The zooplankton recorded in the present study consisted of 26 species at three stations during the January 2011 to June 2011. The maximum species are recorded in station-3, compared to other stations (Table 1). The zooplanktons recorded in the present study belongs to families: Foraminifera (9), Calanoida (6), Cyclopoida (4), Appendicularia (4) Hydroida(1), Rotatoria(1) and Sagittoida(1) (Table 1).

S.No Foraminifera Station-1 Station-2 Station-3
1 Globigerina rubescence - + +
2 G.bulloides + - +
3 G.opima + + +
4 Tintinnopsis bermudensis + + +
5 T.butschlii + + -
6 T .cylindrica + + +
7 T.rubulosa + + +
8 T.mortensenii + + +
9 Eutintinnus tenuis + + +
1 Obelia sp + + +
3 Brachionus plicatilis + - +
1 Rhincalanus sp + + +
3 Metacalanus sp + + +
4 Eucalanus sp + + +
5 Acartia  danae + + +
6 Acartia  sp - - +
1 Oithona rigida + + +
2 Euterpina acutifrons + - +
3 Microsetella sp + + +
4 Macrosetella sp + + +
1 Sagitta sp + + +
1 Copepod nauplii + + +
2 Shrimp zoea + + +
3 Crab zoea + + +
4 Fish larvae + + +
  Total 23 21 24

Table 1: Checklist of zooplankton species recorded from three stations.

The data analysis in Margalef ’s species richness (d’), Shannon- Weiner diversity function (H’), Pielou’s evenness (J’) and Simpson’s dominance (1-λ’) was used to reflect the underlying changes in physical and chemical properties of zooplankton species. The species richness and diversity of zooplankton at three sampling stations were determined using Pielous evenness which was highest at the station-3 (0.9278) and lowest at the station-1 (0.8741). Both Margalef ’s diversity and richness were highest at the stations 3 (5.5669 and 6.8421) and lowest at the station-1 (5.1710 and 6.4731). Both Shannon and Simpson indices were highest at the stations 3 (5.6875 and 0.9434) and lowest at the station1 (5.2481 and 0.9214) (Table 2).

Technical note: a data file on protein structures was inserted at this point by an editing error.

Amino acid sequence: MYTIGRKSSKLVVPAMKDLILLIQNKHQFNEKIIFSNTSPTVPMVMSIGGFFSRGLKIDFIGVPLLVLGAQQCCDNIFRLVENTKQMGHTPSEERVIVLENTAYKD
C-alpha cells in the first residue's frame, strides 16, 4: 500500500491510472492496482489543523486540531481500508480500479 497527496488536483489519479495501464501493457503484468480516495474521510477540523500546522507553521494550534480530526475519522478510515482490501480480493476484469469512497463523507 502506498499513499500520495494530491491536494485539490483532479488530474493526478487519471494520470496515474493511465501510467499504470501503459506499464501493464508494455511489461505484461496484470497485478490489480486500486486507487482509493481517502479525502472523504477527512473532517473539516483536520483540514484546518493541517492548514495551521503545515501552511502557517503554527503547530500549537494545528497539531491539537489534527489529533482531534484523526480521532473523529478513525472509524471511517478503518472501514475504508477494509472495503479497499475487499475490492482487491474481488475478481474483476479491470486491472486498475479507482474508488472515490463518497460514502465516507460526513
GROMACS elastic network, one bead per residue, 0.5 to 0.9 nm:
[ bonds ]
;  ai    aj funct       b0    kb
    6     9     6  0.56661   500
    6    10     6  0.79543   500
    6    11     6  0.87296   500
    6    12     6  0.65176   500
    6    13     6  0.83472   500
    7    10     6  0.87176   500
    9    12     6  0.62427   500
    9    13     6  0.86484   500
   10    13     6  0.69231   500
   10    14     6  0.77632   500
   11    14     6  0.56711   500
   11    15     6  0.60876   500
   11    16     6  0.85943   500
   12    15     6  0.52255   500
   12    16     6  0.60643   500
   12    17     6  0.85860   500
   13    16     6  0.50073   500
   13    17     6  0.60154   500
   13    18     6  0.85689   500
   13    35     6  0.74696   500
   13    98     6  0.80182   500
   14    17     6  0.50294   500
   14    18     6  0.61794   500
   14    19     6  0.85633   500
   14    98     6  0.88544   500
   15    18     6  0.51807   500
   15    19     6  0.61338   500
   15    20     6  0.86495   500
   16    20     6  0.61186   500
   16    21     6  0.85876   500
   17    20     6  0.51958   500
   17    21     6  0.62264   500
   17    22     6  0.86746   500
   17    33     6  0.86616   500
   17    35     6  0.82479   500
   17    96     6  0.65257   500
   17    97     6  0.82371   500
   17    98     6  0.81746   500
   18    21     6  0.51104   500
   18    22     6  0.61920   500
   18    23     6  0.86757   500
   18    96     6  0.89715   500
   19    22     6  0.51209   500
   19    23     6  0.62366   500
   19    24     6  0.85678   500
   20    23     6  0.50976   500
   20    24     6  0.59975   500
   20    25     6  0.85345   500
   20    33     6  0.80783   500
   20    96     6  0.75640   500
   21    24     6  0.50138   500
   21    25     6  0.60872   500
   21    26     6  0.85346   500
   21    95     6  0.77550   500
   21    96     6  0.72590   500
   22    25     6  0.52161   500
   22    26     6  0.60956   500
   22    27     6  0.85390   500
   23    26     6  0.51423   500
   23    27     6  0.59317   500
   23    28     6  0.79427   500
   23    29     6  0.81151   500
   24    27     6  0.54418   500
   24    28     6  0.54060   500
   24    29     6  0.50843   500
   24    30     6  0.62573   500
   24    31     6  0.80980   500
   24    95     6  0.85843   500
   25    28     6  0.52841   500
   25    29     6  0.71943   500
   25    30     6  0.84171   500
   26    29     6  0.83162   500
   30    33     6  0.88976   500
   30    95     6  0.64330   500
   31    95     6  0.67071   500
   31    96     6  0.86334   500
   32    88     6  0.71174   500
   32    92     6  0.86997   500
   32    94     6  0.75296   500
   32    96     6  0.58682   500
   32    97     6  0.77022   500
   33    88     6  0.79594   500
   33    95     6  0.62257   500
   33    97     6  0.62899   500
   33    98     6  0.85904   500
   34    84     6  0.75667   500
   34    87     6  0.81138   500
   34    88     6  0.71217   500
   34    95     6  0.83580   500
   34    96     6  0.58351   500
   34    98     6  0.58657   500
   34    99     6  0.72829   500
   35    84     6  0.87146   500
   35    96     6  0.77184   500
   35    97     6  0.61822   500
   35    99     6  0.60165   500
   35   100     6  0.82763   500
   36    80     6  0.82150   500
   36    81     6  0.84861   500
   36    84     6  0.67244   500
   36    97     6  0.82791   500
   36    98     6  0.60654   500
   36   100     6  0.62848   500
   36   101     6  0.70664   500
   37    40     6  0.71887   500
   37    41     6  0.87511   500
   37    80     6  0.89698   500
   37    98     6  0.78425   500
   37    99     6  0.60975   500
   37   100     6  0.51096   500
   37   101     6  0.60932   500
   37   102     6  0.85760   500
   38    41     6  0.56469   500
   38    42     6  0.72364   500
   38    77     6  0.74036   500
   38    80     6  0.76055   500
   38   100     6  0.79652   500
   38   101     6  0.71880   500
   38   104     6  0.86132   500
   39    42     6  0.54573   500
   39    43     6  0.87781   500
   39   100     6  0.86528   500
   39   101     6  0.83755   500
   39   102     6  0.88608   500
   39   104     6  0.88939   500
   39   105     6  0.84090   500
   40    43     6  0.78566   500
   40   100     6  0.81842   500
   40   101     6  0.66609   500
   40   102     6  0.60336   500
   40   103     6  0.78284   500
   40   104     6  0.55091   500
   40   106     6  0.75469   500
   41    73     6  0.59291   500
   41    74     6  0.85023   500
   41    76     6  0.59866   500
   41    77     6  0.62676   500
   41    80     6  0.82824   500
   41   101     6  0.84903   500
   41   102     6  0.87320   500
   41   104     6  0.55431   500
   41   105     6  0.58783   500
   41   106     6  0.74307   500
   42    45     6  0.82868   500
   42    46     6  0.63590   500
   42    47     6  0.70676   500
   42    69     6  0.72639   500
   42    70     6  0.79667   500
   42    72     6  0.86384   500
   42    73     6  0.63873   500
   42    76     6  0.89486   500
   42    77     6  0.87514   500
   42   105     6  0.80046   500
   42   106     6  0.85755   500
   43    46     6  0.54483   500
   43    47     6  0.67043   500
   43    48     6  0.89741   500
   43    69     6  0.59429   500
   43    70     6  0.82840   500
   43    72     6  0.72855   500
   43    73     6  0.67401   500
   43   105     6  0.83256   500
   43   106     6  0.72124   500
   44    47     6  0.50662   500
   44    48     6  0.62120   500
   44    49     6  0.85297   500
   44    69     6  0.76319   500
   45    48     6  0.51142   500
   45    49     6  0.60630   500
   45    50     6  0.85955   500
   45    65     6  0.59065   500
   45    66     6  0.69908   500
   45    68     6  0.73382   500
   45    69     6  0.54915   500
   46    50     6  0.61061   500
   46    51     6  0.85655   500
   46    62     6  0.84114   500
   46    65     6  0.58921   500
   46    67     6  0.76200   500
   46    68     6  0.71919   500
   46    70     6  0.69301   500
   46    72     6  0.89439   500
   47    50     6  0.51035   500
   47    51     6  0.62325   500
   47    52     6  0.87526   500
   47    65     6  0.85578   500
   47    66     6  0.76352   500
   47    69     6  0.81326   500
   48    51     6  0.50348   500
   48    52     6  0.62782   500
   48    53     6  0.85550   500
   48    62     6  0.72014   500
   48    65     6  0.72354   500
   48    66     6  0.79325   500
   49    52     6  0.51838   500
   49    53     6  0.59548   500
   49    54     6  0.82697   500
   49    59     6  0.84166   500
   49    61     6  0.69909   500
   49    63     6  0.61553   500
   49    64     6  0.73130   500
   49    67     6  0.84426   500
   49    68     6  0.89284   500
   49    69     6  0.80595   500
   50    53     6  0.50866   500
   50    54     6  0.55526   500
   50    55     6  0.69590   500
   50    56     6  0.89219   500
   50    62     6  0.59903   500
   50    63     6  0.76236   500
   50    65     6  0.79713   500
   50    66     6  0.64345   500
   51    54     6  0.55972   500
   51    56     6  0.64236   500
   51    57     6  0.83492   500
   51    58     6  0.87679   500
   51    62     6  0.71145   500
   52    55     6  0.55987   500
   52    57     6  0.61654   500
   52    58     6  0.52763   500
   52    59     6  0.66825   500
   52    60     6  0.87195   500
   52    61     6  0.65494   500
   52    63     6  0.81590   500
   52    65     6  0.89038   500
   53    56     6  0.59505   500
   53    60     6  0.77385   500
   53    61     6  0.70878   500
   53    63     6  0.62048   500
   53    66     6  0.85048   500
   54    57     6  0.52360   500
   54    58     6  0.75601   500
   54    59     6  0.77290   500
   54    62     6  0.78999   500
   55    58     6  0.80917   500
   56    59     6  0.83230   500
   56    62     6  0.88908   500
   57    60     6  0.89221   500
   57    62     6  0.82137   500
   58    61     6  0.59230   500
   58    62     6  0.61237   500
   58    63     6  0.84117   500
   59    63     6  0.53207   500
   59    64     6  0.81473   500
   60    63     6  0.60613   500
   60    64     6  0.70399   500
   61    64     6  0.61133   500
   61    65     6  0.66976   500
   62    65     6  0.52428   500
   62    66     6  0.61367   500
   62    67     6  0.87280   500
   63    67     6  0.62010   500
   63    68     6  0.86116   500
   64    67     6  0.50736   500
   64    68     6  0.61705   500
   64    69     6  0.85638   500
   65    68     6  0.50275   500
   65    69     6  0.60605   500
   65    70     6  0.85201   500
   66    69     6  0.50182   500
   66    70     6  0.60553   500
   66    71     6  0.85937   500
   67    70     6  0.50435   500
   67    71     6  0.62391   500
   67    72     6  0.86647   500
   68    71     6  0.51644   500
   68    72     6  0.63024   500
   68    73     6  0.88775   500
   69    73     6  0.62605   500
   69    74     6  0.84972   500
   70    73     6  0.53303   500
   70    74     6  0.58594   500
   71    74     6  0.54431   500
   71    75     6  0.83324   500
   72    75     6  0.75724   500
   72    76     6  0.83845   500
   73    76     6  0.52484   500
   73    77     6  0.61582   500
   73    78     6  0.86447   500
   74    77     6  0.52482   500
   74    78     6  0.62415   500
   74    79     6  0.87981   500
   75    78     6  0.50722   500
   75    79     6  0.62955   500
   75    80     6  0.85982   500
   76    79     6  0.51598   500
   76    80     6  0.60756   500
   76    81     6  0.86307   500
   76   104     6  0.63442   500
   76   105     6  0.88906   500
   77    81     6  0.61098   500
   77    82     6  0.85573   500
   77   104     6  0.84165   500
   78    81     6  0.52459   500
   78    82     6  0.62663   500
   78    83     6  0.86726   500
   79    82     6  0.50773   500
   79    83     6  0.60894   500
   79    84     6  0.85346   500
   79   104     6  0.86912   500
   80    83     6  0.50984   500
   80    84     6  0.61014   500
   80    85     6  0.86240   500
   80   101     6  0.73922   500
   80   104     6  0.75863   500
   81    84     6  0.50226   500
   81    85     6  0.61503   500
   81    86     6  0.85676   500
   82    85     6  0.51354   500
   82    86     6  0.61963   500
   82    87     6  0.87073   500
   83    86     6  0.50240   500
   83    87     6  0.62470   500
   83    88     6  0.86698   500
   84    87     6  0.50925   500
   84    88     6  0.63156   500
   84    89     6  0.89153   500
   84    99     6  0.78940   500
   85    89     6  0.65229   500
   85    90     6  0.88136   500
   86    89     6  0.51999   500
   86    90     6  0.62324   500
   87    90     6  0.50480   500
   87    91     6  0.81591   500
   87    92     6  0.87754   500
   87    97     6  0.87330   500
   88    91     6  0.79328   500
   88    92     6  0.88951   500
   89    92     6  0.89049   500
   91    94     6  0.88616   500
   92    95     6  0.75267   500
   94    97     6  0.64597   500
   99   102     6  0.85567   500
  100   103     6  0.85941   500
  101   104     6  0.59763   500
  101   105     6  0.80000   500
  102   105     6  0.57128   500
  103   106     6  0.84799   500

Station1 Station2 Station3
Pielou's evenness J 0.8741 0.919 0.9278
Shannon -wienner's diversity(H) 5.2481 5.5353 5.6875
Margalef's(D)iversity index 5.171 5.2755 5.5669
Margalef's(D) Species Richness(SR) 6.4731 6.6124 6.8421
Simpson's Index(D) 0.9214 0.932 0.9434

Table 2: Zooplankton evenness, diversity, richness and index.

Atmospheric temperature (°C)

The high atmospheric temperature was recorded 32°C in month of June at station-3 and the low atmospheric temperature was recorded 27.5°C in March month at station-1 (Table 3-5).

Parameters AT (°C) WT (°C) Salinity pH DO BOD (mg/l) COD (mg/l) µM
Month (‰) (mg/l) NH4 TN TP SiO3
January 29.5 30.5 32.5 8 2.95 0.152 0.231 2.125 14.21 1.074 2.147
February 28 29.5 32 8.1 2.89 0.516 0.272 1.173 12.45 2.147 2.236
March 27.5 26 32.5 8.1 2.01 1.214 0.23 0.914 12.72 1.215 2.114
April 31 32 34 8 0.512 2.325 0.276 1.056 13.56 0.751 2.125
May 30 31 34.5 8.1 0.434 2.234 0.183 1.018 19.23 0.369 2.136